Monday, February 4, 2013

A Momentous Gift and a New Name for Hofstra Law School

Maurice A. Deane ’81 is anything but a typical law school valedictorian. Before enrolling at Hofstra Law School at the age of 50, Deane forged a long and highly successful career as the man who built Endo Laboratories into one of the largest privately held pharmaceutical companies in the nation and facilitated its sale to DuPont, where he continued to work until his retirement. But Deane did not slip quietly into retirement. Instead he embarked on a new career as a Hofstra Law student and laid the foundation for a 30-year relationship with Hofstra. That remarkable relationship culminated in a $20 million gift to the school and the naming of Hofstra Law as the Maurice A. Deane School of Law at Hofstra University.

“Naming a school is among the highest honors a university can bestow – something reserved for those who have demonstrated extraordinary commitment and dedication to an institution. There are few people who fit that description better than Maurice Deane,” said Hofstra University President Stuart Rabinowitz, former professor and dean of the School of Law. Dedicating the school in Deane’s honor is a natural extension of the long history shared by the man and the institution. A brilliant law student and mentor, Deane was an active member of the class who graduated with awards in both constitutional law and evidence. The award currently bestowed on the Law School valedictorian each year is named in his honor.

After graduating, Deane deepened his commitment to the school in many ways. He was a member of the Hofstra Board of Trustees from 1982 to 2007, serving as its chair from 1989 to 1991 and then named chair emeritus in 2008. In these roles, Deane guided the University with particular attention to academic excellence and provided financial support to ensure this excellence, including endowing a Distinguished Professorship in Constitutional Law and a Law School scholarship. “Maurice has been among the strongest advocates for Hofstra and our Law School,” said Marilyn B. Monter ’76, then-chair of the Hofstra Board of Trustees. Deane has advocated not only with his financial resources, but also with his time and insight as a member of the Alumni Mentor Program and a committee member for several key events, including the University’s 75th anniversary and annual gala.

Deane and his wife, Barbara, have been active volunteers and generous benefactors to many causes and organizations beyond the Hofstra community. The family has been involved with Mount Sinai Medical Center, where the Barbara and Maurice A. Deane Prostate Health & Research Center is named in their honor. Deane has been a trustee of North Shore University Hospital and supported numerous organizations, including Hebrew Union College and Temple Beth-El in Great Neck.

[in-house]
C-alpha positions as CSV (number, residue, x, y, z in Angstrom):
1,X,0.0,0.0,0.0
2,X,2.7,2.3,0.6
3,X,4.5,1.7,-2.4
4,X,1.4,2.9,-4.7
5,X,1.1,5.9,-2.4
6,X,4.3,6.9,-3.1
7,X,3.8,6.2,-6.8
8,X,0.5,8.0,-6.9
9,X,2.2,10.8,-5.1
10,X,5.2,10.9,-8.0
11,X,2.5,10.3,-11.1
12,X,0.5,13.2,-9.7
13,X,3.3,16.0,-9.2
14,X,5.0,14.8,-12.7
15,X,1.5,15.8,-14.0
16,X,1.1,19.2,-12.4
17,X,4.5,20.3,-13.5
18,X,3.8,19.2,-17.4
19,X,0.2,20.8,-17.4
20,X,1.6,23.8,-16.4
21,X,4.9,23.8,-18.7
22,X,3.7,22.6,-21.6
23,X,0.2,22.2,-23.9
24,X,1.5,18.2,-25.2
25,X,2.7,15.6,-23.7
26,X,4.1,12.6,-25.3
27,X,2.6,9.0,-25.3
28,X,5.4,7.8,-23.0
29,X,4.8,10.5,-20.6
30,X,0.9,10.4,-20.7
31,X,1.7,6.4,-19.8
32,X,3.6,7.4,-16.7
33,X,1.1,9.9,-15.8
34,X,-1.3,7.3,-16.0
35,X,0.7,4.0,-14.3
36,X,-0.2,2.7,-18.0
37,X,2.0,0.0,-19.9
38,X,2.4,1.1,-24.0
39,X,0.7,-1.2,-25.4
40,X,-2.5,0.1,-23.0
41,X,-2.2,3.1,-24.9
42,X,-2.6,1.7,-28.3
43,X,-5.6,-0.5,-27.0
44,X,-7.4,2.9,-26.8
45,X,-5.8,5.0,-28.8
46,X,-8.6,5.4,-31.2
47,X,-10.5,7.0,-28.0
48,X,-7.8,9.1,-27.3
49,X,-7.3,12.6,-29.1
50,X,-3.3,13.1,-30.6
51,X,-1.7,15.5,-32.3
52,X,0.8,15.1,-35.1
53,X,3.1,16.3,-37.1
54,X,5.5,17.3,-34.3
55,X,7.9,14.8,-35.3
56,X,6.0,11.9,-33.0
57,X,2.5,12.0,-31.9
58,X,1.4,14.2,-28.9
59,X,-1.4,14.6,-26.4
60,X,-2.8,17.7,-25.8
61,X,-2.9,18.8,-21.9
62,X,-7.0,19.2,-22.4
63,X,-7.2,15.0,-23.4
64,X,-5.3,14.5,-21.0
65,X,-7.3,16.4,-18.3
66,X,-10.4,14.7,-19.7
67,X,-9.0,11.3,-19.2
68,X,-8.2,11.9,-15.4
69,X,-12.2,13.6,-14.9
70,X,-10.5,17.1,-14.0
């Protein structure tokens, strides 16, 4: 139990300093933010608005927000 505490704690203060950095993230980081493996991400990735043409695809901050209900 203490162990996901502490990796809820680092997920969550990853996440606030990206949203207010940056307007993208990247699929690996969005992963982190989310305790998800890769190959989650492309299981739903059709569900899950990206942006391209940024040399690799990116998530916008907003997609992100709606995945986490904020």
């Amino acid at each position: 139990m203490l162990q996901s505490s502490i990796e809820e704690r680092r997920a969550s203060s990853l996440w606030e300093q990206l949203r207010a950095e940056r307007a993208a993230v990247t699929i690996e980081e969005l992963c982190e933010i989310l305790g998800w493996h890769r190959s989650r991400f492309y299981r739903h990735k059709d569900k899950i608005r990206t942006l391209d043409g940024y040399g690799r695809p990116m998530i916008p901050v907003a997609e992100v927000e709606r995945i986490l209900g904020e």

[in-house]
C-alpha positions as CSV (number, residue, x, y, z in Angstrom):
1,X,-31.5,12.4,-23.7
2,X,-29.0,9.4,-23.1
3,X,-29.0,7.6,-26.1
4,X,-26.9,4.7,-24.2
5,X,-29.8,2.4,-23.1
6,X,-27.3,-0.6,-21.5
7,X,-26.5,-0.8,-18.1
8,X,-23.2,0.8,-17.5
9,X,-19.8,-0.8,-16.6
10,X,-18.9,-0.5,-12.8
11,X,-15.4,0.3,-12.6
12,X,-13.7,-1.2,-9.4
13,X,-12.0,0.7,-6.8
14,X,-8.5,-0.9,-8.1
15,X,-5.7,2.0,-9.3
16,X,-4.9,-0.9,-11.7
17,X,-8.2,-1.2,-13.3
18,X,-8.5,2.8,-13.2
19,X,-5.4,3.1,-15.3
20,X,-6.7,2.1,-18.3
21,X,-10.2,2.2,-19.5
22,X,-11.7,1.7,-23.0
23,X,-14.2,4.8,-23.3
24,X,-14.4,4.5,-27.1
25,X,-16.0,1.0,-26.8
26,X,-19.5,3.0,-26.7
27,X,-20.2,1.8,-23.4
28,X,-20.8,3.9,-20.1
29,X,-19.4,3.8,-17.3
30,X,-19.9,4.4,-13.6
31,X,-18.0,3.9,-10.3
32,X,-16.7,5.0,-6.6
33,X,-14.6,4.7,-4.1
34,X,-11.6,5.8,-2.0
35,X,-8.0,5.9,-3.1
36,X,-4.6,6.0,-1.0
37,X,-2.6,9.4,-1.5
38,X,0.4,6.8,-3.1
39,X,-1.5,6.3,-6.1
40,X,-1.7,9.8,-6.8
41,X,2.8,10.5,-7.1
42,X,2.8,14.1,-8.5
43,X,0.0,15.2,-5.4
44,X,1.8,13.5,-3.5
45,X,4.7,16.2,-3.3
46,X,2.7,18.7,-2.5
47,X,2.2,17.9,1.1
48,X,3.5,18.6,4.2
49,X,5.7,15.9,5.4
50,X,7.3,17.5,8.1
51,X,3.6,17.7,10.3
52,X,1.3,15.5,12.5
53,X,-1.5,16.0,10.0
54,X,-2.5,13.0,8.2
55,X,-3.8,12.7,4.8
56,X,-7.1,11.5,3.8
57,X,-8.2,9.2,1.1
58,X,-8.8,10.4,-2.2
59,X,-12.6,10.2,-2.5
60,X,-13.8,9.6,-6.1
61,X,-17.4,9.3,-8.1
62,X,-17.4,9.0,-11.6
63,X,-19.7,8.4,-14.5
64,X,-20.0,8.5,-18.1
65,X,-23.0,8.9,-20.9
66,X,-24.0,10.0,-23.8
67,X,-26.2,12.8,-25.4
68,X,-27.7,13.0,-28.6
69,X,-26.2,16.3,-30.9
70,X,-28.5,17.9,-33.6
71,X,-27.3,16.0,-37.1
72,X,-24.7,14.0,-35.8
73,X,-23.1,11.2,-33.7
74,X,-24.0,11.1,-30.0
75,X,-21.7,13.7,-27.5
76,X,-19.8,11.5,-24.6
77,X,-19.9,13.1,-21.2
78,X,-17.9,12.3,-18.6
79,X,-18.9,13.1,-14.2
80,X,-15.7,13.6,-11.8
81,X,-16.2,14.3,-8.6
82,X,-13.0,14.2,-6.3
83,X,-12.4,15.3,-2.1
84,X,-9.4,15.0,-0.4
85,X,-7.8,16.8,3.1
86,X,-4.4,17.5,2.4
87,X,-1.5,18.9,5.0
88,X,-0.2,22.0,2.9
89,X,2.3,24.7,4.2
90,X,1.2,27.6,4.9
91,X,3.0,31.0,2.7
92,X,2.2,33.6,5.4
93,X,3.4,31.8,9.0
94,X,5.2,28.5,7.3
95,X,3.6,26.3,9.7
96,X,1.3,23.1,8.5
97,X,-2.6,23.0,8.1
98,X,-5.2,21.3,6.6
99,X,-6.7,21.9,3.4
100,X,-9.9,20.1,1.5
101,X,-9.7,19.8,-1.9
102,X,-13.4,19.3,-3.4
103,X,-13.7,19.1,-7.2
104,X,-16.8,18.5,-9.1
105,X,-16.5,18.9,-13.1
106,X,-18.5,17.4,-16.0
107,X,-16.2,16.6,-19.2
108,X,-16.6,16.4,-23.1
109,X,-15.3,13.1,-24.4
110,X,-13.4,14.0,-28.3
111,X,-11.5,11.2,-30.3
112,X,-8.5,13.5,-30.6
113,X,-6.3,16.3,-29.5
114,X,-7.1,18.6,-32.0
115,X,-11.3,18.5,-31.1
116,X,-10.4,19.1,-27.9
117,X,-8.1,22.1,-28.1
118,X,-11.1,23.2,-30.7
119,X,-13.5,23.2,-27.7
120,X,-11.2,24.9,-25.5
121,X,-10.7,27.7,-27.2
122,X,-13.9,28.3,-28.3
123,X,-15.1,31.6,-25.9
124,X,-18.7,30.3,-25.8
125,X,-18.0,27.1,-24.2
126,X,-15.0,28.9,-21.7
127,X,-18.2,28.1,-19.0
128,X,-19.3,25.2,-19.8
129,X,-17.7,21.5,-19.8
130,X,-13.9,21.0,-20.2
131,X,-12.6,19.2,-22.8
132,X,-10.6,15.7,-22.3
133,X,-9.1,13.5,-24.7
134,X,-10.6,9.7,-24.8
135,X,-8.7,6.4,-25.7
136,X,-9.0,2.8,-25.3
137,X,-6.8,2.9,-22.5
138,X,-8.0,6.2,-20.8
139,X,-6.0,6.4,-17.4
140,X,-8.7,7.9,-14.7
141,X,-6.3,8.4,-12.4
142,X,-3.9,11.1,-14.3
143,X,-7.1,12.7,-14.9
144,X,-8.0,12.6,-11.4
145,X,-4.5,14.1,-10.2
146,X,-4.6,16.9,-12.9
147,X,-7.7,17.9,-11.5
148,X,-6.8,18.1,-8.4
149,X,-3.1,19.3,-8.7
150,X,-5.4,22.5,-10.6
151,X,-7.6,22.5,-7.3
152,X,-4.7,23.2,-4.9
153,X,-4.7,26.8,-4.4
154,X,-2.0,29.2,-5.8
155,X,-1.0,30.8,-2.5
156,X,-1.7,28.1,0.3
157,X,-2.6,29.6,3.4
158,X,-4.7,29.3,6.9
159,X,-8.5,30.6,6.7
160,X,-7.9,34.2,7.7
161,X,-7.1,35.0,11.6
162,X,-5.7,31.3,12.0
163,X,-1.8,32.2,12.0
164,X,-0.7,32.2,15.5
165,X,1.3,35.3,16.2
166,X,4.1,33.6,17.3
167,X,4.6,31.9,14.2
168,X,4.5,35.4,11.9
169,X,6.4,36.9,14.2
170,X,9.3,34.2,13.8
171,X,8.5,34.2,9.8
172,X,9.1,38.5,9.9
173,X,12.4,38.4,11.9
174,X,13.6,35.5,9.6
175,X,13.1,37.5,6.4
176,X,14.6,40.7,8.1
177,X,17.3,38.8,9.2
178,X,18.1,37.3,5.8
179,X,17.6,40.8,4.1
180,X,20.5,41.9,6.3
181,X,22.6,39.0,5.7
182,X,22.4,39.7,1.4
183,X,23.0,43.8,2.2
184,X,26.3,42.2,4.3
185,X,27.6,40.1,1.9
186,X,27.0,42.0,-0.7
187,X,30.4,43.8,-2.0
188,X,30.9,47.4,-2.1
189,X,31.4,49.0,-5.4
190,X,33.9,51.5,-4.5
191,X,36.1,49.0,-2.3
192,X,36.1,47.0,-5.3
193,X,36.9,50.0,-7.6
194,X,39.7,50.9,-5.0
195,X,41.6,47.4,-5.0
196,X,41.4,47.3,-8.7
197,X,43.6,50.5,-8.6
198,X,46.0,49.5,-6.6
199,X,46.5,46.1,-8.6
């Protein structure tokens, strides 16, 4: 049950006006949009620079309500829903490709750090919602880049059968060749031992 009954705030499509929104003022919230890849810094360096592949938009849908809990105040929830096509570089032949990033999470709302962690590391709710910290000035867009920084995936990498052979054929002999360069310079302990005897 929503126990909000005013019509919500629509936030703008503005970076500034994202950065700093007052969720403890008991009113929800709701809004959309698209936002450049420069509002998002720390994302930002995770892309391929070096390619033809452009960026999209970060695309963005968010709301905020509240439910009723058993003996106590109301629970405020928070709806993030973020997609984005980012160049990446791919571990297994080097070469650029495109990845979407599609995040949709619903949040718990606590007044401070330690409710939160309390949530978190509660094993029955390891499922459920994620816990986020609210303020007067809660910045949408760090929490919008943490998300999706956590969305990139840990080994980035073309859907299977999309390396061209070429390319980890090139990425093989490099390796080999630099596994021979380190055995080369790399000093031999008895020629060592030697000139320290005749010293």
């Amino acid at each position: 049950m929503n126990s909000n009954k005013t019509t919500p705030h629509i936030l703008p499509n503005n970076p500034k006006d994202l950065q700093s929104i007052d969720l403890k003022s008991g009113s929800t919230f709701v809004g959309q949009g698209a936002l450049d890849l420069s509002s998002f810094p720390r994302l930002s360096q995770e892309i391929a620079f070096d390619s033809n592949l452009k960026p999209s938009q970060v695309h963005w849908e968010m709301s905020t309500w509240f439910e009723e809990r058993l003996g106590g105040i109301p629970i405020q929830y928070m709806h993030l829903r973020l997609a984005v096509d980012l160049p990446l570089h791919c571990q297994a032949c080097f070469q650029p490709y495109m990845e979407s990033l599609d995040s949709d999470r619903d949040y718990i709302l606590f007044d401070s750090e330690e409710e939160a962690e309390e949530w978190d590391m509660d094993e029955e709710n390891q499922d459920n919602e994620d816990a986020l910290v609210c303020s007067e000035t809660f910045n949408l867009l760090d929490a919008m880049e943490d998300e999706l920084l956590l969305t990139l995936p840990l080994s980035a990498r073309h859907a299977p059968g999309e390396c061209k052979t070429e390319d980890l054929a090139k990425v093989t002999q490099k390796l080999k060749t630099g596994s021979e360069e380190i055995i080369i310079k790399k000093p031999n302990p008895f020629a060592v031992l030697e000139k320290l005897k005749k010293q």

“Dedicating the school to someone who has clearly made his mark on the community, an individual with such a deep commitment to academic and professional excellence, seems a fitting way to close out the Law School’s 40th anniversary year,” noted Dean Nora V. Demleitner. “This naming serves as the perfect bridge between a proud past and a promising future.”



Eric Lane Named Interim Dean

Professor Eric Lane has been named interim dean of the Maurice A. Deane School of Law at Hofstra University. Lane, who is also the Eric J. Schmertz Distinguished Professor of Public Law and Public Service, has taught at Hofstra Law for more than three decades.

“Eric is a dedicated and longtime member of the Hofstra community who is well-respected on campus and beyond as a teacher, scholar, public servant and consensus-builder,” said Hofstra University President Stuart Rabinowitz. “For more than 30 years, he has been a contributor to, and caretaker of, the reputation of Hofstra Law, and his knowledge of the school’s history and vision for the future make him ideal for this position.”

Lane is well-known beyond the Hofstra University campus for his public service, particularly in New York City government. He is also the author of three books. The Genius of America: How the Constitution Saved Our Country and Why It Can Again (with Michael Oreskes) has been called a “must read” about the origin of the Constitution and its modern applicability. Lane’s two textbooks (with the Honorable Abner A. Mikva) on the legislative process and statutory interpretation have been used at law schools nationally. He is also the author of often-cited articles on the legal framework for governmental decision-making. “Hofstra Law is an extraordinary law school, and I am delighted to have the privilege to work with its distinguished faculty, dedicated administrators and exceptional students and alumni,” said Lane.

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